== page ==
Judicial vs. Non-Judicial Foreclosure

Written by: Christy Rakoczy

When you are facing foreclosure, one of the first things you should do is to determine whether your state is a judicial foreclosure state or a non-judicial foreclosure state.  This distinction will make a significant difference in how the foreclosure process works and in what to expect as the lender takes action against you.

Judicial Foreclosure States

Most states offer both judicial foreclosure and non-judicial foreclosure as an option, with a few limited exceptions.  When a state does not offer both options, it usually allows for judicial foreclosures only while a few other states permit non-judicial foreclosures as their only option.

The states where judicial foreclosure is the only available choice for lenders include:

  • Connecticut
  • Delaware
  • Florida
  • Illinois
  • Indiana
  • Kansas
  • Kentucky
  • Louisiana
  • Maine
  • Maryland
  • Massachusetts
  • Nebraska
  • New Jersey
  • New Mexico
  • New York
  • North Dakota
  • Ohio
  • Pennsylvania
  • South Carolina
  • Tennessee
  • Utah
  • Vermont

The states where non-judicial foreclosure is the only available option for lenders include:

  • Michigan
  • New Hampshire
  • Tennessee
  • West Virginia

In all other states, lenders may use either judicial or non-judicial foreclosure, depending on your mortgage agreement.

The “Power of Sale” Clause and Non-Judicial Foreclosure

When a lender has a choice between a judicial foreclosure and a non-judicial foreclosure, that choice normally has to be made before a situation arises where a foreclosure is actually taking place.  The choice is made when the mortgage is originated.  The reason this is the case is that a non-judicial foreclosure is based on a clause in your mortgage document called a “power of sale” clause.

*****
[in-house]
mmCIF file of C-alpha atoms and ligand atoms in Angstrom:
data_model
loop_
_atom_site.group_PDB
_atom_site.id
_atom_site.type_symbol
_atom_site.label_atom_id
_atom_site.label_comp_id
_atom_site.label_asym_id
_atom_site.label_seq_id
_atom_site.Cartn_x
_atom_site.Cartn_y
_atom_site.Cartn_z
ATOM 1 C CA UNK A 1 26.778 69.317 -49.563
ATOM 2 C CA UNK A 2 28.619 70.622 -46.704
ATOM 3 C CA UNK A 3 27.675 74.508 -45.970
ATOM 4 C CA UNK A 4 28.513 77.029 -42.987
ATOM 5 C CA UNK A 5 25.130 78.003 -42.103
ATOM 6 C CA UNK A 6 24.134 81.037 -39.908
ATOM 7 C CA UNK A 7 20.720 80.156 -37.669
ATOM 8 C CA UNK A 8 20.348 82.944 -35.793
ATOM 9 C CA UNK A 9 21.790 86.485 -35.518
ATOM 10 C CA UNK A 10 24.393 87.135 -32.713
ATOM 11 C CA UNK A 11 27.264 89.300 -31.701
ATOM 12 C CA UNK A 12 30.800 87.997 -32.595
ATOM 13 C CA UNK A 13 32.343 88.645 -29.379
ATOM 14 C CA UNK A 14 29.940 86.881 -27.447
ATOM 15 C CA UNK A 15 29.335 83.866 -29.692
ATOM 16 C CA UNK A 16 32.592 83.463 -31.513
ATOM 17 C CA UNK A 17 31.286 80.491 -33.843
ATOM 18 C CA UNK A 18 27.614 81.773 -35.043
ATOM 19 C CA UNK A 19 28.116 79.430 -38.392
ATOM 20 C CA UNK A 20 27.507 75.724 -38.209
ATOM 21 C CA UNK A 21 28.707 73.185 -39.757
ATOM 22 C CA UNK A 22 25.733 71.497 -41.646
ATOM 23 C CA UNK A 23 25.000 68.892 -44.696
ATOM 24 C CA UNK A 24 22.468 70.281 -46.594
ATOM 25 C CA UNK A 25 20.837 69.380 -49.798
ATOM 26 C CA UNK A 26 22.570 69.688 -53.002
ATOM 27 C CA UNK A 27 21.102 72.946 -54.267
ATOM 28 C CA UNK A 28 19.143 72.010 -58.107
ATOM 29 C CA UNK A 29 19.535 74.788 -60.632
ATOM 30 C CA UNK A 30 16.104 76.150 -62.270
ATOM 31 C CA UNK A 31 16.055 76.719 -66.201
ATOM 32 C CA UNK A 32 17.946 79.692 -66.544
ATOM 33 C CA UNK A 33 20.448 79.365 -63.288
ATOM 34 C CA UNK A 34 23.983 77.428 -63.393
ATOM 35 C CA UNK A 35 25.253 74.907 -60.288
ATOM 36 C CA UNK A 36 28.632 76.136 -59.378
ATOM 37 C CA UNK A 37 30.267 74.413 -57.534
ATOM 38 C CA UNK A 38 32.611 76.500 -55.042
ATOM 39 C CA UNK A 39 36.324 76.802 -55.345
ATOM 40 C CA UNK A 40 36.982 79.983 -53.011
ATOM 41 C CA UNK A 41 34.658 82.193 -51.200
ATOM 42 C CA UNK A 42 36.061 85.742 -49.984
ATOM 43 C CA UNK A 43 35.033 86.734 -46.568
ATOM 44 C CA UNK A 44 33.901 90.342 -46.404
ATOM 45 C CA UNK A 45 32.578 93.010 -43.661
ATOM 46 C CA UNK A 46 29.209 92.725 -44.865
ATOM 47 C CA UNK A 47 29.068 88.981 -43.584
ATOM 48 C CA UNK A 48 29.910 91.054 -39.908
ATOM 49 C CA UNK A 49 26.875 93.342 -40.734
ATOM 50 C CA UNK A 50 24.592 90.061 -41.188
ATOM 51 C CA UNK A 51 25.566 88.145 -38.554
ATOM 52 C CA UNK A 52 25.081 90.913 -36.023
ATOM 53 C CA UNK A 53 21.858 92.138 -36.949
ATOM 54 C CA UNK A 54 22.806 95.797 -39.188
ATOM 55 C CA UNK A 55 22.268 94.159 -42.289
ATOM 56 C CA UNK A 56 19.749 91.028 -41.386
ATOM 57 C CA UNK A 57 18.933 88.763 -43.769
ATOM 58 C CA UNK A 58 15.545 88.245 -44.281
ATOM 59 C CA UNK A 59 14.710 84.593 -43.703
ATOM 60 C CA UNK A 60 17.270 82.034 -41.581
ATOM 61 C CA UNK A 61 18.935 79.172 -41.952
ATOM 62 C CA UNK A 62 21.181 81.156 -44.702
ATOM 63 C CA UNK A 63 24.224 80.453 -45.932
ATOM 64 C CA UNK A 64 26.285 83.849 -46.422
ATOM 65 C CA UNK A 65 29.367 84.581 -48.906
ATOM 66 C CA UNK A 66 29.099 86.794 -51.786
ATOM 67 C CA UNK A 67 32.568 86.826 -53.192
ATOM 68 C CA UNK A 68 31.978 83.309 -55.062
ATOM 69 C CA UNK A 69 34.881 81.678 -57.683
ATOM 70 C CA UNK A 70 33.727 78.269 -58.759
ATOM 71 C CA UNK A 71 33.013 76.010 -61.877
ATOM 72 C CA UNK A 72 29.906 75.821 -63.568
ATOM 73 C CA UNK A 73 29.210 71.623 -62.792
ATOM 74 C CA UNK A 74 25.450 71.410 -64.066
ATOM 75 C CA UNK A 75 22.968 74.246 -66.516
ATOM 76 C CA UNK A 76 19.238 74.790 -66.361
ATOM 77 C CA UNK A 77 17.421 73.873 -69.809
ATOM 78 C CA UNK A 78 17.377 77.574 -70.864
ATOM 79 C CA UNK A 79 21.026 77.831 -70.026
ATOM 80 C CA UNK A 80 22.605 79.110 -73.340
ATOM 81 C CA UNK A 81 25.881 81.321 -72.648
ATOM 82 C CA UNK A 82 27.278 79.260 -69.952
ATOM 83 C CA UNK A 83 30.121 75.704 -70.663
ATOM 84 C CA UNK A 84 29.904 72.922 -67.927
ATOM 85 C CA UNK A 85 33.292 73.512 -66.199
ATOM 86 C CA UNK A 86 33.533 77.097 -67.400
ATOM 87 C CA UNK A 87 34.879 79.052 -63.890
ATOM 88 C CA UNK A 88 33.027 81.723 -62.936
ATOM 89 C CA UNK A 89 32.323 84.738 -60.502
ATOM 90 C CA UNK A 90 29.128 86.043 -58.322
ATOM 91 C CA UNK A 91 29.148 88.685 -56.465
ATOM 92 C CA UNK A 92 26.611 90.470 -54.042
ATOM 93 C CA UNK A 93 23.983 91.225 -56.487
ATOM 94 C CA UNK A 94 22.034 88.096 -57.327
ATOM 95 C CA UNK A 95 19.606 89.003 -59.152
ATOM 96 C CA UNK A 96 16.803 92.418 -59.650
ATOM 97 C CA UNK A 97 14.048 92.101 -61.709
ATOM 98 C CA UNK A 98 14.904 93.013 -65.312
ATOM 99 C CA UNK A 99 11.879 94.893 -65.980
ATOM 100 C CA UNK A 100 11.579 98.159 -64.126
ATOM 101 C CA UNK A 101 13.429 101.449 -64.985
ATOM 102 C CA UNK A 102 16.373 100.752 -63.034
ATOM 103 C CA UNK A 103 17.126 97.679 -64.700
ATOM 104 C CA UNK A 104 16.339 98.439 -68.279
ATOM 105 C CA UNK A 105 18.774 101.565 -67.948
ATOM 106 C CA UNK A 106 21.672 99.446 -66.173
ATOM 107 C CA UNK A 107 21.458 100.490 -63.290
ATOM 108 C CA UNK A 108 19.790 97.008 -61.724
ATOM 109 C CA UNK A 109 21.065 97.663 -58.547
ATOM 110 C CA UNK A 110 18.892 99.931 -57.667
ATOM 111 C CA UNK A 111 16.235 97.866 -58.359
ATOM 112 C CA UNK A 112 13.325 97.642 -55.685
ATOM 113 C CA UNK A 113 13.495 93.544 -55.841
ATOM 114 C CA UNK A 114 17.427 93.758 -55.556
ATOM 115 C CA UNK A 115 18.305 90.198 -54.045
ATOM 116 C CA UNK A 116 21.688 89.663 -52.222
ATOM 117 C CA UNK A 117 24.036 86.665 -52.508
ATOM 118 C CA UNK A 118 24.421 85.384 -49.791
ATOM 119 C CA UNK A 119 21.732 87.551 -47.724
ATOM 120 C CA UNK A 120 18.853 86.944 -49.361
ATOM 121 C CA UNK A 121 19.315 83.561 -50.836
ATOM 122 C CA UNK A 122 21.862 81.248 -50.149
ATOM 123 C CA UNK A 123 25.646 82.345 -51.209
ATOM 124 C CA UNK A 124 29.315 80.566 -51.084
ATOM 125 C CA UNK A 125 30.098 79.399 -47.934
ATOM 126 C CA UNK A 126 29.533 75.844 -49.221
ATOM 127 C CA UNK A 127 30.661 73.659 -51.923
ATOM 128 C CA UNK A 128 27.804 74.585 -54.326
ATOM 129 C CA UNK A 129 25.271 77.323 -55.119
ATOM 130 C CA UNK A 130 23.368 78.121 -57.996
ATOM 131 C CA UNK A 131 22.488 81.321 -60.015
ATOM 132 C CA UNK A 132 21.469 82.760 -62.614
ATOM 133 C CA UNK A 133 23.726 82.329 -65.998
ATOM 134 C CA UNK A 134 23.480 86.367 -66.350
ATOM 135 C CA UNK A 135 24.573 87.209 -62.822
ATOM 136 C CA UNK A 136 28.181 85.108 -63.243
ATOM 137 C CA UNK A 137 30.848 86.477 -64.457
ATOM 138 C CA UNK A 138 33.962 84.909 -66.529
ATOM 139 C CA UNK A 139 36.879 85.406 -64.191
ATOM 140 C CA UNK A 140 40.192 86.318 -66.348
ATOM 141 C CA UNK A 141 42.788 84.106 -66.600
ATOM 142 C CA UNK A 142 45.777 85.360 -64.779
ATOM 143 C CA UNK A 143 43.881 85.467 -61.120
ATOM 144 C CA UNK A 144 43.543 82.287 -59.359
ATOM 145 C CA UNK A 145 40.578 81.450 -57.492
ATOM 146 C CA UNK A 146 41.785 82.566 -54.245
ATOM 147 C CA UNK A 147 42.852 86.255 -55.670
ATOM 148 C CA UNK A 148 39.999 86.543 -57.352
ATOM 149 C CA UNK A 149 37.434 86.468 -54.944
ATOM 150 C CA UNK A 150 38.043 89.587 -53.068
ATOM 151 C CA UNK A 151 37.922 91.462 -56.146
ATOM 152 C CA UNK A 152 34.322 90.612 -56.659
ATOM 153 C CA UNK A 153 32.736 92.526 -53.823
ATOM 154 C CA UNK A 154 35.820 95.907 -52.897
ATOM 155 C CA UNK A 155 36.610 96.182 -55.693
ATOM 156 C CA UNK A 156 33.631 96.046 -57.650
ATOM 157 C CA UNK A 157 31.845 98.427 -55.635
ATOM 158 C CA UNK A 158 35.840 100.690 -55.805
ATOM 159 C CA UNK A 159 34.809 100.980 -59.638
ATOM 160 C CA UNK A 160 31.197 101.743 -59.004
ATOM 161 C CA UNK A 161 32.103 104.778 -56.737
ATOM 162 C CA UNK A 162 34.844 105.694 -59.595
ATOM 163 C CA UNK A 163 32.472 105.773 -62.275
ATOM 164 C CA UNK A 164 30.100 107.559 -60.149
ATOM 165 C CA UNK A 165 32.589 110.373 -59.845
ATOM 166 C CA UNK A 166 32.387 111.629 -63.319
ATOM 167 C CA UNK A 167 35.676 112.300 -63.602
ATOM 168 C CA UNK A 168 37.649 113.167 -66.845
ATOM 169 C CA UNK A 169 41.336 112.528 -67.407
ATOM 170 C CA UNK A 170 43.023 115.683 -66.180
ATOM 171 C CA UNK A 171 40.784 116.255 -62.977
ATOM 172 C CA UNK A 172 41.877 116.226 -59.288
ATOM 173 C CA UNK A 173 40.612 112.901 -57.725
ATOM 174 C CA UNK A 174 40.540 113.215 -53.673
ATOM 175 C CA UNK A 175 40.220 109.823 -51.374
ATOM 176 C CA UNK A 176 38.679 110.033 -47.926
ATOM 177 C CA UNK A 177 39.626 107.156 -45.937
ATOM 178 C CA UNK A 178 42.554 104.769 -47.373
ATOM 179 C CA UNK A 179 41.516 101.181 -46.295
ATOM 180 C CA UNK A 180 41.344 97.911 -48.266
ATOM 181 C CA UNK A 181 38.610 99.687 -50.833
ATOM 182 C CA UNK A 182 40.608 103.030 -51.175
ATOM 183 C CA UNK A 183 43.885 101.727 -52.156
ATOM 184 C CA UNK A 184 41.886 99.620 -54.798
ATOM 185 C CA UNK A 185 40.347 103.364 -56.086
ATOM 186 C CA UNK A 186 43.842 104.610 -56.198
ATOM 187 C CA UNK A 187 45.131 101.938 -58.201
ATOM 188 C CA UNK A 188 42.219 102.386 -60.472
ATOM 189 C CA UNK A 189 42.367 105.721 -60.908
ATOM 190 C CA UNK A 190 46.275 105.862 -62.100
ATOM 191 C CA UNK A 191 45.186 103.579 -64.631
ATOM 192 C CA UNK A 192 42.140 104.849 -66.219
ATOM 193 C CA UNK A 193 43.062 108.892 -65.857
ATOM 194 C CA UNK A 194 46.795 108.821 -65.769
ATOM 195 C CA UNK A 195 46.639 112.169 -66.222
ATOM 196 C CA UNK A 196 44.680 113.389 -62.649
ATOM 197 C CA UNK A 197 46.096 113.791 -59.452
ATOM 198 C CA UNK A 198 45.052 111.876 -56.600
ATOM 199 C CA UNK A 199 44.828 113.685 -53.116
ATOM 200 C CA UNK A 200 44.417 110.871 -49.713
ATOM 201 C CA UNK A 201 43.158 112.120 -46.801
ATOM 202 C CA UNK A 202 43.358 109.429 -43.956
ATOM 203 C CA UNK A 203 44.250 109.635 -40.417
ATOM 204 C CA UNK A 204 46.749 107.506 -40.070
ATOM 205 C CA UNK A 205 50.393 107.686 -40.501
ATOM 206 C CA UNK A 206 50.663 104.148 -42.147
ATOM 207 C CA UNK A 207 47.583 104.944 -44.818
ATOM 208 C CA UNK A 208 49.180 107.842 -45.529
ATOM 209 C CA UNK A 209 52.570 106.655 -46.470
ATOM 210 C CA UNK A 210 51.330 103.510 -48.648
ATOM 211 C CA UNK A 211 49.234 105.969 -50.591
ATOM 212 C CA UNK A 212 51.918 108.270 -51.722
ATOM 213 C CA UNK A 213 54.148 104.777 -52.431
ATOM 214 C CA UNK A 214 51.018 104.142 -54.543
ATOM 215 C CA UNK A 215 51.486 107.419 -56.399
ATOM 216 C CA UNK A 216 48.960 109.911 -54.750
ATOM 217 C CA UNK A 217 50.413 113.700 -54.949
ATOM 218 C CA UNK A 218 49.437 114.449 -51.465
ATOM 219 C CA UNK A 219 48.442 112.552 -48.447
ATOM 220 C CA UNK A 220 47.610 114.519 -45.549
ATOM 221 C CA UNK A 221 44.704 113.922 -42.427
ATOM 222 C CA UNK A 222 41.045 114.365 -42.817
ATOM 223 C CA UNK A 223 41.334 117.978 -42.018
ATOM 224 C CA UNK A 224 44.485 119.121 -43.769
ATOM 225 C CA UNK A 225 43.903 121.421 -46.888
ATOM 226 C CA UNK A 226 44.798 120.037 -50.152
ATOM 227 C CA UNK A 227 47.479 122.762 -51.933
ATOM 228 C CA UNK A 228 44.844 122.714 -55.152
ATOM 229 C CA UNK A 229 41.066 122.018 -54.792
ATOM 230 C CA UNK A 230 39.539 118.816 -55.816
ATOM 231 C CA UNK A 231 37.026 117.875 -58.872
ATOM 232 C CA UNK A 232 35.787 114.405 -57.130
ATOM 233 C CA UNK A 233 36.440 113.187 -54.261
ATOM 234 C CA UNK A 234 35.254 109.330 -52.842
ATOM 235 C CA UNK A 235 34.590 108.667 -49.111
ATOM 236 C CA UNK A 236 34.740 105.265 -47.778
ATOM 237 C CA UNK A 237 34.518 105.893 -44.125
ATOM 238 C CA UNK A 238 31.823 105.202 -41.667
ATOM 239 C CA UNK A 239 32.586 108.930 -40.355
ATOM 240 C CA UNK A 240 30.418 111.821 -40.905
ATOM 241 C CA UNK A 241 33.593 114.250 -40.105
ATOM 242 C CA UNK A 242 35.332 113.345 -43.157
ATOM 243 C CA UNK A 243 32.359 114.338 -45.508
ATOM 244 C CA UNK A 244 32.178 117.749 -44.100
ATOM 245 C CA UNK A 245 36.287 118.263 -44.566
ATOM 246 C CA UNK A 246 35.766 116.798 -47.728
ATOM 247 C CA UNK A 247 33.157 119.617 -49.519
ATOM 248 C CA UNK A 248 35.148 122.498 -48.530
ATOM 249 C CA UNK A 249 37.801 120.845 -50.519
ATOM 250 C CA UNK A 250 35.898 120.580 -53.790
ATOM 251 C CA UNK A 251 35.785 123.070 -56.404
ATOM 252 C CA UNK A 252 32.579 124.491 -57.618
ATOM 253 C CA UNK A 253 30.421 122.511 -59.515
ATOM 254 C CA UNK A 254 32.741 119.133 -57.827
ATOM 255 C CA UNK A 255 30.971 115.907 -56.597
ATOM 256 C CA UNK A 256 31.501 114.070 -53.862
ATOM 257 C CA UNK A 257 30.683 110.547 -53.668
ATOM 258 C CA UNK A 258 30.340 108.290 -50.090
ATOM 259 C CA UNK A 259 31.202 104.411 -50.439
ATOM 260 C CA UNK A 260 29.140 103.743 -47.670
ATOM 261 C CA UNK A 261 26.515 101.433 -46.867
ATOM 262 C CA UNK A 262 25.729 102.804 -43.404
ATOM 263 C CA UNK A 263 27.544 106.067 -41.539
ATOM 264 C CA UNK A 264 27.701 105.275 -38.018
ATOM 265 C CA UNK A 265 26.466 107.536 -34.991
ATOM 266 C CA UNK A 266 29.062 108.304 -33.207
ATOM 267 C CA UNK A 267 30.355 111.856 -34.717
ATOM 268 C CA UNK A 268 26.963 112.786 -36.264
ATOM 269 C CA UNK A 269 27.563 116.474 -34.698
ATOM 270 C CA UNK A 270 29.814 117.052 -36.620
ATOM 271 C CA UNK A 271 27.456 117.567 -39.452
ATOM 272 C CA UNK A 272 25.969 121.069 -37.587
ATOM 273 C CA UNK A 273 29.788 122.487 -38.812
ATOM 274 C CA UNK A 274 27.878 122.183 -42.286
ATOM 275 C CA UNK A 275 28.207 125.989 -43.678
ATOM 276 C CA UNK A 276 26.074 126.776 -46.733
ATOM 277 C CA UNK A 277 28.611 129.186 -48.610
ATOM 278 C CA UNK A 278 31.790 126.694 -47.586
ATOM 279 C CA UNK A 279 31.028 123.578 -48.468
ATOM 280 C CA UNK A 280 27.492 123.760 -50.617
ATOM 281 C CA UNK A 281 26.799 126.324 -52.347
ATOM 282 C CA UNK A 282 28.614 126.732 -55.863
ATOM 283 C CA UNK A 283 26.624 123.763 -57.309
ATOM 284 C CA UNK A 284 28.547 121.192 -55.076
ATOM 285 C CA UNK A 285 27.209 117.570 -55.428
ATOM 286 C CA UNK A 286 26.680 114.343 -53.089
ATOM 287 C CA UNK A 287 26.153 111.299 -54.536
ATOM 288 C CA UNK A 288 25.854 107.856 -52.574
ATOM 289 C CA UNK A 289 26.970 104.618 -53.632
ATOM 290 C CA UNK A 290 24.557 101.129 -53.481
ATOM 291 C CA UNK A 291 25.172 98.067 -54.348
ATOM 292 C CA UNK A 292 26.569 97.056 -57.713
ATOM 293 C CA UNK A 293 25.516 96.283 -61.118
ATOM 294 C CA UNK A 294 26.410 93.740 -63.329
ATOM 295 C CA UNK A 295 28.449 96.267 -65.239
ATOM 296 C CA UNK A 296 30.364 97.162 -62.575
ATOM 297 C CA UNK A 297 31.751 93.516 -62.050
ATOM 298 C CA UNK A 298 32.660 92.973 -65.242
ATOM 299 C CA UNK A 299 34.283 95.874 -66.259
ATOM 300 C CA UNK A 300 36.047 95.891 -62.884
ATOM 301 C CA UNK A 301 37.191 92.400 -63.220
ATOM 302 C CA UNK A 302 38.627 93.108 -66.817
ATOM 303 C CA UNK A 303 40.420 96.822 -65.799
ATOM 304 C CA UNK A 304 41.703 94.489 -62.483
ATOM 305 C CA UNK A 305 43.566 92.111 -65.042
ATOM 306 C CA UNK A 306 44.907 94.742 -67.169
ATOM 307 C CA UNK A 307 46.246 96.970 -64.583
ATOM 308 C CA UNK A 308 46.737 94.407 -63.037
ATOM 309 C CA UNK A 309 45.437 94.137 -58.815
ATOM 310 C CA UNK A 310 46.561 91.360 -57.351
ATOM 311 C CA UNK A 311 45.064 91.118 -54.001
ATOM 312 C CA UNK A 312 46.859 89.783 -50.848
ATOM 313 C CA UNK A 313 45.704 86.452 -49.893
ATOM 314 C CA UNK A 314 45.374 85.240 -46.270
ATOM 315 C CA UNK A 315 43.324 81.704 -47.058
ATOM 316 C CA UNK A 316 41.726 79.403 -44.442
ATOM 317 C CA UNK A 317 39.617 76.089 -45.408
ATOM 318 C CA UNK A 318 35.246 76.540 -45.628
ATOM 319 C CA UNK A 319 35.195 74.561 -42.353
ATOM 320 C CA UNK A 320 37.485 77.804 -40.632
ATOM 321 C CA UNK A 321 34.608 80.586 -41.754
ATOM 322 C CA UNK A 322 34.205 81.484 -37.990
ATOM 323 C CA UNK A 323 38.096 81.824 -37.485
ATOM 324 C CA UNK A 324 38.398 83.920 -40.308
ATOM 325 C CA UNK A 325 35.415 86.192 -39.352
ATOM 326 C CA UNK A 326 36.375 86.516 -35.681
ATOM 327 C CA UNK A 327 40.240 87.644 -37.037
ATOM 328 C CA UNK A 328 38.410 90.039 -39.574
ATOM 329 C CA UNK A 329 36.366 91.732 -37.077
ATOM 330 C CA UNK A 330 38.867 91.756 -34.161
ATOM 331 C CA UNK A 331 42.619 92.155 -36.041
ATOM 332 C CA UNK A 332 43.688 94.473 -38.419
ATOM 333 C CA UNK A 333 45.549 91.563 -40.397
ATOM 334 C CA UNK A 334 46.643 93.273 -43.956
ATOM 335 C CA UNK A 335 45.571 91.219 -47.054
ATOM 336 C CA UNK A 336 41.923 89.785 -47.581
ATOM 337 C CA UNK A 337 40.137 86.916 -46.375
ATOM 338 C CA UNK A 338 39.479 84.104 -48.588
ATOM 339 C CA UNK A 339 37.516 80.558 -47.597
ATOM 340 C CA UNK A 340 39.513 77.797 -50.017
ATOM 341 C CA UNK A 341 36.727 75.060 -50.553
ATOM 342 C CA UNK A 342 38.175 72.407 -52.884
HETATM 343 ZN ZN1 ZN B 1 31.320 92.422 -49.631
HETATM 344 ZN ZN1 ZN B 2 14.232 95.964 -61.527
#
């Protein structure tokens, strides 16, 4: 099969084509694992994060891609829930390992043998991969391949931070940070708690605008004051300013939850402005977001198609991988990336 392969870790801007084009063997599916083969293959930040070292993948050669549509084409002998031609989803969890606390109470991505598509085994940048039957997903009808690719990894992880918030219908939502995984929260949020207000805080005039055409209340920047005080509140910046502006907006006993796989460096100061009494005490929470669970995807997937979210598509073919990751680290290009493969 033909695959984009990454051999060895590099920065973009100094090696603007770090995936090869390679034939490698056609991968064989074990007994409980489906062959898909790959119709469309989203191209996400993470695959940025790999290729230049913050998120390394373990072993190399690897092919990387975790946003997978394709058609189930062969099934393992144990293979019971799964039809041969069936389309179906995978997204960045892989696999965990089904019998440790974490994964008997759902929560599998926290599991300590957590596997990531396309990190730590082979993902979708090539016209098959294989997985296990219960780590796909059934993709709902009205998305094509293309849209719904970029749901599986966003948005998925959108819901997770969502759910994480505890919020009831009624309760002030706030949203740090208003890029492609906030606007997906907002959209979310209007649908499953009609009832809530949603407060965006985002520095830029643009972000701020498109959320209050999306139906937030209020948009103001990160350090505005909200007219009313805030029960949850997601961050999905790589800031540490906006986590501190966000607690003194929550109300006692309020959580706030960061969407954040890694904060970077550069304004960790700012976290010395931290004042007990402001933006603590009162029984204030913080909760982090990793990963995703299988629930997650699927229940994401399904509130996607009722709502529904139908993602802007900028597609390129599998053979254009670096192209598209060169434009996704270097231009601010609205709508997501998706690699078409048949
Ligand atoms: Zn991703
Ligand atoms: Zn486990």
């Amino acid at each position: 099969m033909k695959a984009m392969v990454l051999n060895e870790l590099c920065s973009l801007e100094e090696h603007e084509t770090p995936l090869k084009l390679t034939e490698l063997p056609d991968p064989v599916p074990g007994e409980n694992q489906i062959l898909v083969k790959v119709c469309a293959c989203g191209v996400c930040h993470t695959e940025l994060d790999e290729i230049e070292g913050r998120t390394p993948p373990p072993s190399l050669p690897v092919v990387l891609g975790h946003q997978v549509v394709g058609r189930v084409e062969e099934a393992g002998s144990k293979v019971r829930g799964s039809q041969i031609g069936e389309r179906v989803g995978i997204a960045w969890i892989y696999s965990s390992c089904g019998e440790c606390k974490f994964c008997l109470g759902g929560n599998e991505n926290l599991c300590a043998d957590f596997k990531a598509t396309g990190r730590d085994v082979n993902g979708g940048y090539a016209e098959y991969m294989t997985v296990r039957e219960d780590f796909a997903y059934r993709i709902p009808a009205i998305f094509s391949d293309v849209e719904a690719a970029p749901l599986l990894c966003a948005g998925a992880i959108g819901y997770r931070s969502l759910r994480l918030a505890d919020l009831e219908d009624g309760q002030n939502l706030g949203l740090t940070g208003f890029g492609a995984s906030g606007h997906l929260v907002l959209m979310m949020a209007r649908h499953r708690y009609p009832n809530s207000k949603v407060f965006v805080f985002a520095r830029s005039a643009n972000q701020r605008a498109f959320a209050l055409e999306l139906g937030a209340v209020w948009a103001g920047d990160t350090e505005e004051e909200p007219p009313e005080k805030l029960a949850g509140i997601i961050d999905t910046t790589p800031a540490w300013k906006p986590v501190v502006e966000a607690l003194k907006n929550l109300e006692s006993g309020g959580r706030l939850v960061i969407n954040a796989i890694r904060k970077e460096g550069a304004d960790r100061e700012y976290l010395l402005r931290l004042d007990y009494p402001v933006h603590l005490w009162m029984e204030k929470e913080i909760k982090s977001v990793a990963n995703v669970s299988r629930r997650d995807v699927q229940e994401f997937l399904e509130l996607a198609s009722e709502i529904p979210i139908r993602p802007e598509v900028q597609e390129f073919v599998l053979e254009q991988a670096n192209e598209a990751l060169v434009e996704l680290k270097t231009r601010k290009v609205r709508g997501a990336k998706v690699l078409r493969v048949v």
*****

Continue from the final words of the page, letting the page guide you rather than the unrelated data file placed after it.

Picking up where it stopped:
The power of sale clause gives the lender the right to foreclose based on non-payment, even without going to court to get an order of foreclosure from a judge.

Understanding the Difference Between Judicial and Non-Judicial Foreclosure

While both a judicial and non-judicial foreclosure result in the loss of the home, the process is different.

In a judicial foreclosure, you typically receive a notice of suit pending (les pendens) once you are in default on the mortgage.  You’ll be given time to answer the complaint and raise defenses, and the lender will need to prove that you owe the mortgage and are in default.  The foreclosure will not occur until a judge reviews the relevant information and enters a judgment against you.

In a non-judicial foreclosure, the court action is eliminated.  Each state has specific notice requirements in place that must be met before a non-judicial foreclosure can occur.  For instance, the lender may be required to notify you, post notices in the paper for six consecutive weeks before the property is auctioned off, post a notice on the property, and hold the auction on the courthouse steps on a specific day of the month.

Each of the states offering non-judicial foreclosure as an option to lenders have slightly different requirements.  It is important both to read your mortgage documents and to learn your state laws in order to have a full understanding of how the foreclosure process will work.


Judicial vs. Non-Judicial Foreclosure

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